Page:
New visualization technique allows researchers to see the destruction of insulin-producing beta cells
Last week, JDRF-funded researchers from the La Jolla Institute for Allergy and Immunology in San Diego, California announced that they had created the first 3-dimensional movies depicting the destruction of insulin-producing beta cells – the process that ultimately leads to type 1 diabetes (T1D) – in real-time mouse models. Their research was published in this month’s Journal of Clinical Investigation.
So much of T1D goes unseen by patient and physician alike. A patient often is not even diagnosed until the disease progression has reached a point that can be potentially dangerous. Even the researchers tasked with studying the disease and its cause(s) have done so largely by observing the effects of the disease – the symptoms from the overall reduction in the beta cell population – instead of being able to actually see the beta cells as they are destroyed.
The basis for the new imaging is a two-photon microscope and a new technique developed by JDRF Scholar, Dr. Matthias von Herrath to access the pancreas. The JDRF Scholar program was initiated in 2006 to support pioneering, potentially breakthrough research. Using intense light pulses, the microscope is able to visualize the cells of the pancreas as well as the blood vessels being used by immune T cells to access the pancreas. These blood vessels are important as they are allowing the immune T cells to enter the pancreas where they would not normally exist.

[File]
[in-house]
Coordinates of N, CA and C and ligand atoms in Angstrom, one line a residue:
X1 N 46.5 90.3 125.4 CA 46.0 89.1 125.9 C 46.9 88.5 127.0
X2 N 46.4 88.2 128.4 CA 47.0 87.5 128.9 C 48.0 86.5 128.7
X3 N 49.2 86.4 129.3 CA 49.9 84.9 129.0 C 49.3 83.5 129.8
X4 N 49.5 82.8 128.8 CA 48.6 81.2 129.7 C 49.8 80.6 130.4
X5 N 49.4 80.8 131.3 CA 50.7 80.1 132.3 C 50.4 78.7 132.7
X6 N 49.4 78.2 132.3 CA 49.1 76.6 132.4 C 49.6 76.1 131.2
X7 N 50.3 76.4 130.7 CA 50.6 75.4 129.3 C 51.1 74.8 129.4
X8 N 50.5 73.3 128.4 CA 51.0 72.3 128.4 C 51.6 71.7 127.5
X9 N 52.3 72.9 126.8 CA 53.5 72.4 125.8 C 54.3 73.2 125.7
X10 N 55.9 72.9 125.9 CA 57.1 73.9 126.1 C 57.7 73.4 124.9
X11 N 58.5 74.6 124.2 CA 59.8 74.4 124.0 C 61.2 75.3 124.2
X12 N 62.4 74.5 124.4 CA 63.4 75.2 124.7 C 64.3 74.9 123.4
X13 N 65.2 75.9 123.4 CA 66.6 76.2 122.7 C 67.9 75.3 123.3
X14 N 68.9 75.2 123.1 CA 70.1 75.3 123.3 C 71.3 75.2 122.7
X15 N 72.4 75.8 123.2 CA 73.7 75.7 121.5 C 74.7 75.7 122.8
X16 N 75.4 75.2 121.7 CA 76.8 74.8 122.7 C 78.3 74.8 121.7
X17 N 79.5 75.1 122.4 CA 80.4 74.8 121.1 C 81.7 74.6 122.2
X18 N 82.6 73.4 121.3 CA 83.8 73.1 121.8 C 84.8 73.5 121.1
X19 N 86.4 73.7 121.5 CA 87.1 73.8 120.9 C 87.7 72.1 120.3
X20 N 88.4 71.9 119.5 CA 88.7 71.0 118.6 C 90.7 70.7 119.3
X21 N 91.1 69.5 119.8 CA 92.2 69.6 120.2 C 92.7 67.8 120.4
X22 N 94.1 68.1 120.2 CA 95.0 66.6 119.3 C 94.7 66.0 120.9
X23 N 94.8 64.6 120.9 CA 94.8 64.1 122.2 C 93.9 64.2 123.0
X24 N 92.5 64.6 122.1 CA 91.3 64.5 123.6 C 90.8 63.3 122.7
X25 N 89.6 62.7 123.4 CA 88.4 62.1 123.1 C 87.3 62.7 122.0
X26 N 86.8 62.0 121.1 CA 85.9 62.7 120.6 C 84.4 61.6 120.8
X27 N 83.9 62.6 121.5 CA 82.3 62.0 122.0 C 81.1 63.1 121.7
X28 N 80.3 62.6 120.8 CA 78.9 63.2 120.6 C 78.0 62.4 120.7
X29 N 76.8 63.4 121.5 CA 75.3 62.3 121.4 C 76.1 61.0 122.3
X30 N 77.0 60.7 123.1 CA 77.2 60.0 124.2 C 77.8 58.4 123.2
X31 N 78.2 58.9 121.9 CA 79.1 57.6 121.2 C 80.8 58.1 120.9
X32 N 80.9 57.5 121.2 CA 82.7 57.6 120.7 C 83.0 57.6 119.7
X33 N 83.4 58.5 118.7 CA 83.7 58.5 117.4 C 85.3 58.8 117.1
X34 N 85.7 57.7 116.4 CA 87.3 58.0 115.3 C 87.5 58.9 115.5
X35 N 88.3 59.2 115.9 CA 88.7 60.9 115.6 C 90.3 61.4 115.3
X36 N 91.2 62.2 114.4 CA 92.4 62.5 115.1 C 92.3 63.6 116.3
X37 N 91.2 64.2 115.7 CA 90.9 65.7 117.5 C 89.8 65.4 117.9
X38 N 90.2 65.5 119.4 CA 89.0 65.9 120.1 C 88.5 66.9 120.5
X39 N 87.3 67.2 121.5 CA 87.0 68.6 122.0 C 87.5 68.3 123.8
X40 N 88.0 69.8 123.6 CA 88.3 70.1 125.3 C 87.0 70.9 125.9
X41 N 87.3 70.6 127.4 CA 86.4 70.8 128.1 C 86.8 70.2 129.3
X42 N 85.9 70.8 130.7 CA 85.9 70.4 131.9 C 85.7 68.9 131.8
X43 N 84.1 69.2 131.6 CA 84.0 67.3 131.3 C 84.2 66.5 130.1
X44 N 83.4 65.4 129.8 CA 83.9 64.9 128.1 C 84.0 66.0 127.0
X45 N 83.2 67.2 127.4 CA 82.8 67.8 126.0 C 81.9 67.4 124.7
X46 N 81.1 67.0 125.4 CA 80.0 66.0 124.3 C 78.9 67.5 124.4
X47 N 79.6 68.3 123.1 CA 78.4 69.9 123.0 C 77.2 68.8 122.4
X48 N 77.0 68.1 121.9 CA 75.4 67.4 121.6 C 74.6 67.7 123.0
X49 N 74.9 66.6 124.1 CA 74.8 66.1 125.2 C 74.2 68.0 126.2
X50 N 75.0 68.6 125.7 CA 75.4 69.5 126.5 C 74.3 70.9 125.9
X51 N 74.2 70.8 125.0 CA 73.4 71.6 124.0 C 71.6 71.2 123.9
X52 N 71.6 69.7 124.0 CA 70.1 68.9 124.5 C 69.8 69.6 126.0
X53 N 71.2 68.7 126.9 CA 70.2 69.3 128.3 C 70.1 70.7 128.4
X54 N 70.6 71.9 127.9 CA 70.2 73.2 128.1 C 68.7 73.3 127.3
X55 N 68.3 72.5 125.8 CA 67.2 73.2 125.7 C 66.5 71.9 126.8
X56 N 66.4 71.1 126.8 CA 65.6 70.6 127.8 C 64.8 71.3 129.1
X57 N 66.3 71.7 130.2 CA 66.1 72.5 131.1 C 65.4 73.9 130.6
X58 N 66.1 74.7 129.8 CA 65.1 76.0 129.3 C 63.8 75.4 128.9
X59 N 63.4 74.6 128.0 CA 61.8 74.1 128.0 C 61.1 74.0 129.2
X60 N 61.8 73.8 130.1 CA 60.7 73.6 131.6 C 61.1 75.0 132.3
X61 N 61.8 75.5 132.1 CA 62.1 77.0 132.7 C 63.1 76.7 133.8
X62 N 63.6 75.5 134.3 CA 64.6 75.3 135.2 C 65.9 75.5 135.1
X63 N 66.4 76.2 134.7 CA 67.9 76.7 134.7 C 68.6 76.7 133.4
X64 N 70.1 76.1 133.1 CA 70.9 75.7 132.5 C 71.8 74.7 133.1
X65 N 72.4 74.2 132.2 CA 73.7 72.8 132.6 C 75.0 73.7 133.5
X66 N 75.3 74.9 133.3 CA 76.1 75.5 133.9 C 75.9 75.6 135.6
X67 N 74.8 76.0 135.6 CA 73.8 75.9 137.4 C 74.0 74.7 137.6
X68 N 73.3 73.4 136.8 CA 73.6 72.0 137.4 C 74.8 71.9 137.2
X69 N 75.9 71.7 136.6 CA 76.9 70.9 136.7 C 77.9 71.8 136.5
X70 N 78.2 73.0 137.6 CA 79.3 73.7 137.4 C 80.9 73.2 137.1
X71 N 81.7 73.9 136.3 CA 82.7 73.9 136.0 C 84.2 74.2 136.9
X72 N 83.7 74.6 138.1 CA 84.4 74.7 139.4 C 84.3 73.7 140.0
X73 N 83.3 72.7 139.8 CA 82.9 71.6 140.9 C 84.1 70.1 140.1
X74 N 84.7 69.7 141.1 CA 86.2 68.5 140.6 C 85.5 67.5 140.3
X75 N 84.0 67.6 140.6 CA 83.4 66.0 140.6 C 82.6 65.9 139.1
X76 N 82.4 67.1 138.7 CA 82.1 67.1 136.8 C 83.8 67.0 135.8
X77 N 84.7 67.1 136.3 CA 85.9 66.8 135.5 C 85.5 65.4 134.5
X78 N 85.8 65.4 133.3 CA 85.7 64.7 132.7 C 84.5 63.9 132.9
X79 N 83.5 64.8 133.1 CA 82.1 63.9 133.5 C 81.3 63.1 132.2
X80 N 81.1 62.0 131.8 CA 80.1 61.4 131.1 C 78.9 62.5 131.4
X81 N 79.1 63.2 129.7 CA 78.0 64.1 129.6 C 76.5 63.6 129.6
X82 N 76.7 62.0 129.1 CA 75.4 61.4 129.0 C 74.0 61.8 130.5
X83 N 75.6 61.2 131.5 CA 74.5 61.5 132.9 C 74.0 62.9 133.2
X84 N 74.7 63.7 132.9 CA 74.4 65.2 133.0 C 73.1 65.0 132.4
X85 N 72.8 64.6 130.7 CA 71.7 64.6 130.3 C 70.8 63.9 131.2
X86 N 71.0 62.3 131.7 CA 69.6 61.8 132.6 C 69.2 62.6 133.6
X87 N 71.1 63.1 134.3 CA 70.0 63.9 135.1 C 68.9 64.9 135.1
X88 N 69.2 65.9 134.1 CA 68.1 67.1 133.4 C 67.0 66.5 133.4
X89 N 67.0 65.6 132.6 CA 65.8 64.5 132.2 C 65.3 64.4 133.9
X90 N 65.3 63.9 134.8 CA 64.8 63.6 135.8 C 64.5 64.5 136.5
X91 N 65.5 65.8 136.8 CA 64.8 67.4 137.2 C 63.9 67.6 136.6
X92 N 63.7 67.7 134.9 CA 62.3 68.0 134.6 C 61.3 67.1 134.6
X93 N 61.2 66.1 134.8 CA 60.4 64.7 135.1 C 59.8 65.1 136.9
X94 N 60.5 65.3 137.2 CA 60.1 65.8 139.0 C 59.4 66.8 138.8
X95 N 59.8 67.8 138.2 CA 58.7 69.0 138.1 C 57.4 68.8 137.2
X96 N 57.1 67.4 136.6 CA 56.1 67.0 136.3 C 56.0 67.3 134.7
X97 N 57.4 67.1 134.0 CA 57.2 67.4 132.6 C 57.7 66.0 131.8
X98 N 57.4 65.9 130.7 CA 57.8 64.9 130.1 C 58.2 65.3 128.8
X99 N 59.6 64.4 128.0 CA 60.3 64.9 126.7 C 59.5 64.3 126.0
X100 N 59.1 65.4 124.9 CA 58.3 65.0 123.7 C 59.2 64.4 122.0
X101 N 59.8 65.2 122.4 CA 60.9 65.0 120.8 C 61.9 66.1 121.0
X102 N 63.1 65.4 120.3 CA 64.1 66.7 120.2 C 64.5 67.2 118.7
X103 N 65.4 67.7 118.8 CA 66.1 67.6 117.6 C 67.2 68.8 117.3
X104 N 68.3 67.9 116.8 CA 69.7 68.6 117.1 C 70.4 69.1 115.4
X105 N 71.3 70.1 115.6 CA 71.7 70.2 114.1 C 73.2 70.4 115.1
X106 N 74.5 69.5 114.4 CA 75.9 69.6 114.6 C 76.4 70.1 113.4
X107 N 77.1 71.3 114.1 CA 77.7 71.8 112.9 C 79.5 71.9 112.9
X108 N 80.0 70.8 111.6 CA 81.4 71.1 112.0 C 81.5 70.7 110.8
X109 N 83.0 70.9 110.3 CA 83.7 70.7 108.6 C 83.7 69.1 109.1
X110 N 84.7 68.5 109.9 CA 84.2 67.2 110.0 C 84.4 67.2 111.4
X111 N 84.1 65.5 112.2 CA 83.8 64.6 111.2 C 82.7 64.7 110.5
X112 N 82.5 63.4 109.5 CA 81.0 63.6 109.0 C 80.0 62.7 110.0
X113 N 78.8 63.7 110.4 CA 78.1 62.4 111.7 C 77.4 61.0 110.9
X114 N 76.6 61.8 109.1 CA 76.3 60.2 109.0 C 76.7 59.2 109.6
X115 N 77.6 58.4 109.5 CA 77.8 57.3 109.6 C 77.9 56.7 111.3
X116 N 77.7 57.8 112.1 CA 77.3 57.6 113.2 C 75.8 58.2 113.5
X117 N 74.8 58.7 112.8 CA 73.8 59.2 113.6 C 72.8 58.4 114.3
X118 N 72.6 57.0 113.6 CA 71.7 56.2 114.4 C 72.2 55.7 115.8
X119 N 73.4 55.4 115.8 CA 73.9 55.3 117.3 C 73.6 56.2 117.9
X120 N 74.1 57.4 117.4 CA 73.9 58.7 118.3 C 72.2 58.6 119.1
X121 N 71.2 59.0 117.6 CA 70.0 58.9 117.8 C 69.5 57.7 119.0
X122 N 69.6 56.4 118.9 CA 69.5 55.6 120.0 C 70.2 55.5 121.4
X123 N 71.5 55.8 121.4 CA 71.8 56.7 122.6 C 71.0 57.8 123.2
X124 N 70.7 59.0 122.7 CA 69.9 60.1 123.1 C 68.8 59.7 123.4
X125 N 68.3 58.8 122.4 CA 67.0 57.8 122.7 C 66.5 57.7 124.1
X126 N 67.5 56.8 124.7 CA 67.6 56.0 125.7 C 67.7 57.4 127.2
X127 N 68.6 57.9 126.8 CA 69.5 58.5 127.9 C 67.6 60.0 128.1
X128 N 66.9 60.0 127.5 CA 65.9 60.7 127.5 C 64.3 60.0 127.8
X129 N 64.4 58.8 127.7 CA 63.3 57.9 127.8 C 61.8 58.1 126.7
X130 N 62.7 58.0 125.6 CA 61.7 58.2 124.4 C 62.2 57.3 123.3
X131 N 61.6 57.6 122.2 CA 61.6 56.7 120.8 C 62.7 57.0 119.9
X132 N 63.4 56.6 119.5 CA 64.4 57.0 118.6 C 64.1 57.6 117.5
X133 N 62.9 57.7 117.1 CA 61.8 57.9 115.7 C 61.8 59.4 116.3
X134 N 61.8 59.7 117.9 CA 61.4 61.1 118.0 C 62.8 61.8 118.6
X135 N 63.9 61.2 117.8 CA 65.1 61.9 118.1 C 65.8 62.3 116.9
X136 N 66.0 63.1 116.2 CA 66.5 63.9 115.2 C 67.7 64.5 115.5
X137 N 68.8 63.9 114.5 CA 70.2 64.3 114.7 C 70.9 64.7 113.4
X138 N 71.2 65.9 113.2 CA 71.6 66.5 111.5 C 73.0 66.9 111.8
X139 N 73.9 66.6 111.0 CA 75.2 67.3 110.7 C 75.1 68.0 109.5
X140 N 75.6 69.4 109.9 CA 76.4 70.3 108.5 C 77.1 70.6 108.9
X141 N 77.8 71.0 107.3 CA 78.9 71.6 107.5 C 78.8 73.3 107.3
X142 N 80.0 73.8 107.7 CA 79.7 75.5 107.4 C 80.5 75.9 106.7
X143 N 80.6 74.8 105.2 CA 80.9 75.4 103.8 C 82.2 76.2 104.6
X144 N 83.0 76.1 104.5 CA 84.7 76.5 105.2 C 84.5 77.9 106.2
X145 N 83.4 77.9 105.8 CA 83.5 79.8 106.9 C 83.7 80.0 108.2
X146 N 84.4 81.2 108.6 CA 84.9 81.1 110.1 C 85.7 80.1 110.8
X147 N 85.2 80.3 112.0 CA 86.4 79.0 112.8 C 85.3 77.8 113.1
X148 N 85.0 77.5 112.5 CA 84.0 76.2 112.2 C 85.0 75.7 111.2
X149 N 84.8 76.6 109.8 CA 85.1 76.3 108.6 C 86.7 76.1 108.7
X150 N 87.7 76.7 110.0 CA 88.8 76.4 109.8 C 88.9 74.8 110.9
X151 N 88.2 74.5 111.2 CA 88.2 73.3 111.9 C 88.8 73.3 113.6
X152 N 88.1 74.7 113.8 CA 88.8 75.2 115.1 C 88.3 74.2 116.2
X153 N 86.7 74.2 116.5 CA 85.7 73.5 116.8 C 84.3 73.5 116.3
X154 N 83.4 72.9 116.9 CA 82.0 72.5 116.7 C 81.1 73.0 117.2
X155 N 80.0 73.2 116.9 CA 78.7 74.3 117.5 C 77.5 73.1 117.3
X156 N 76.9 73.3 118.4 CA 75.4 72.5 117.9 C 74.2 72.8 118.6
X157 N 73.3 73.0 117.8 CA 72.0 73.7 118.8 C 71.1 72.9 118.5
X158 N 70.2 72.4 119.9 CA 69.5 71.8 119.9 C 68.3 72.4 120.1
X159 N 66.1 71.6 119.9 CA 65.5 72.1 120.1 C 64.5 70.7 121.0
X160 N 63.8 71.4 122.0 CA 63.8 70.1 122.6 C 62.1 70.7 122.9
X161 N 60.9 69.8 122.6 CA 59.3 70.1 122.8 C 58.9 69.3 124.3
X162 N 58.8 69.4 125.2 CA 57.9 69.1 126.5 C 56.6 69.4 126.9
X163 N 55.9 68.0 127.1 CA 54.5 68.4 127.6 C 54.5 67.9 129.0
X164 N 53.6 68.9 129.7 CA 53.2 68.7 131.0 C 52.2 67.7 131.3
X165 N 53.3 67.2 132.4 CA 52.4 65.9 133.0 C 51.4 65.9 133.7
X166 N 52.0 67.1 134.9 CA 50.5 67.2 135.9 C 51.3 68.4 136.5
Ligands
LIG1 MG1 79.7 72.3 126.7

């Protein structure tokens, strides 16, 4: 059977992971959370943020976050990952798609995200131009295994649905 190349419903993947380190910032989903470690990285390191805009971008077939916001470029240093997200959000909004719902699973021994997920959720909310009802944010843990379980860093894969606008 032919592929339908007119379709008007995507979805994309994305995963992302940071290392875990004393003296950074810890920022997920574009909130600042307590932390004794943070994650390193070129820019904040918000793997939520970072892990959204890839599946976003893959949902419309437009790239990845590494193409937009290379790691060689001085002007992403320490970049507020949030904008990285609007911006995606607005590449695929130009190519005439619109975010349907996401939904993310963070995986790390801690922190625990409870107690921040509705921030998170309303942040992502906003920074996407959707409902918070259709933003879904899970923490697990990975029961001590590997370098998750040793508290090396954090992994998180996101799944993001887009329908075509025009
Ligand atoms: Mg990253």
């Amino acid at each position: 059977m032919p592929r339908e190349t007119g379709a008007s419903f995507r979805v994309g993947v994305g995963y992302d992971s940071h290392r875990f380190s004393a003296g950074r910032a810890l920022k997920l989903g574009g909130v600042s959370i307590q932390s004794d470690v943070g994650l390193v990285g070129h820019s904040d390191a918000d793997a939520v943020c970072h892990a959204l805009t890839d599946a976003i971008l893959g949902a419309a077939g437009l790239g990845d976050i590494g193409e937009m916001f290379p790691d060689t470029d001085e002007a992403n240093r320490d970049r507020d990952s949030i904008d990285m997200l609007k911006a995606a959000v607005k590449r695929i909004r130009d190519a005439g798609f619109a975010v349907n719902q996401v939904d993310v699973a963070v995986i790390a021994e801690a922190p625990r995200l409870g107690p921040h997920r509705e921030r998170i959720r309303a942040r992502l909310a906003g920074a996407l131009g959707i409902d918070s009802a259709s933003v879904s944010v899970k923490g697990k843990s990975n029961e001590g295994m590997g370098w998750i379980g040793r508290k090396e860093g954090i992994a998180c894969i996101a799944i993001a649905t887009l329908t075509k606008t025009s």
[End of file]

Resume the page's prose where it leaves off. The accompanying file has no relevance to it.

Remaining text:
Researchers are already benefiting from these movies, gaining a better understanding of the process and speed with which the beta cells are destroyed by the immune cells. By watching in real time, the researchers observed that the process of beta cell death happened much slower than previously believed, requiring tens of millions of T cells to destroy a significant number of beta cells. This finding provides a potential explanation for the relatively long preclinical stage of the disease.
This breakthrough at the La Jolla Institute for Allergy and Immunology gives T1D researchers an important tool for studying the disease in its earliest stages in hopes of better understanding how the disease unfolds. Thanks to the high level of detail provided by the videos, researchers have noted specific cellular interactions and behaviors from which they hope to develop a way to halt or prevent the disease process.
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